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Emory International Law Review Recent Developments

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There is a long global history of invading countries laying claim to the cultural heritage object of the states they conquer. In the modern age, there is some international law in place to govern the repatriation of misappropriated (stolen) cultural heritage items. However, none of the applicable conventions is retroactive, rendering them ineffective concerning all objects misappropriated prior to 1954. Given the timing of globalization and global colonization practices, this means that the range of object to which existing international law applies is very limited indeed. This comment proposes a new legal framework for repatriation of cultural heritage objects incorporating timing principles from pillage law to counteract this lack retroactivity in contemporary international law in the case of certain qualifying artifacts.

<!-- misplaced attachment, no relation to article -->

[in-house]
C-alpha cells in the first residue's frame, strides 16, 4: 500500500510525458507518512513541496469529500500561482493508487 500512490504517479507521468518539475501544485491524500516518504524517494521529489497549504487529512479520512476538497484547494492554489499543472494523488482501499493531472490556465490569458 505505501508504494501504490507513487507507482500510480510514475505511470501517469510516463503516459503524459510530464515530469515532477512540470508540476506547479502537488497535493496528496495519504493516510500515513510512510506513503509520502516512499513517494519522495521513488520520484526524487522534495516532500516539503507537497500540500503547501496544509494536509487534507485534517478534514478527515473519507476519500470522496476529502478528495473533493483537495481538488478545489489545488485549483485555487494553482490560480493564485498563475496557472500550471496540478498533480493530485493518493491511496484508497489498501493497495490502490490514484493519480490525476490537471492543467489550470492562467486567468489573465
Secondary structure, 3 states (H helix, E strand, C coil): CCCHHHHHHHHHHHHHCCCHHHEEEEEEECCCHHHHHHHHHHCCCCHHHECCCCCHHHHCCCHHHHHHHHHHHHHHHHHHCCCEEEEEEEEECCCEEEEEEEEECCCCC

The proposed framework requires a two-prong analysis, the goal of which is to determine on a case-by-case basis if an item is both a cultural heritage artifact and a pillaged good. The problems of lack of retroactivity in contemporary international law and the workings of the newly proposed framework can be vividly illustrated using the Darya-i-Noor, a famous, massively valuable pink diamond with a fascinating history originating in India and seized by Iran.

This publication is a shortened version of the original article which contains a second case study focusing on the Koh-i-Noor diamond and incorporates analysis of English possession. The full version is available on request to the author.



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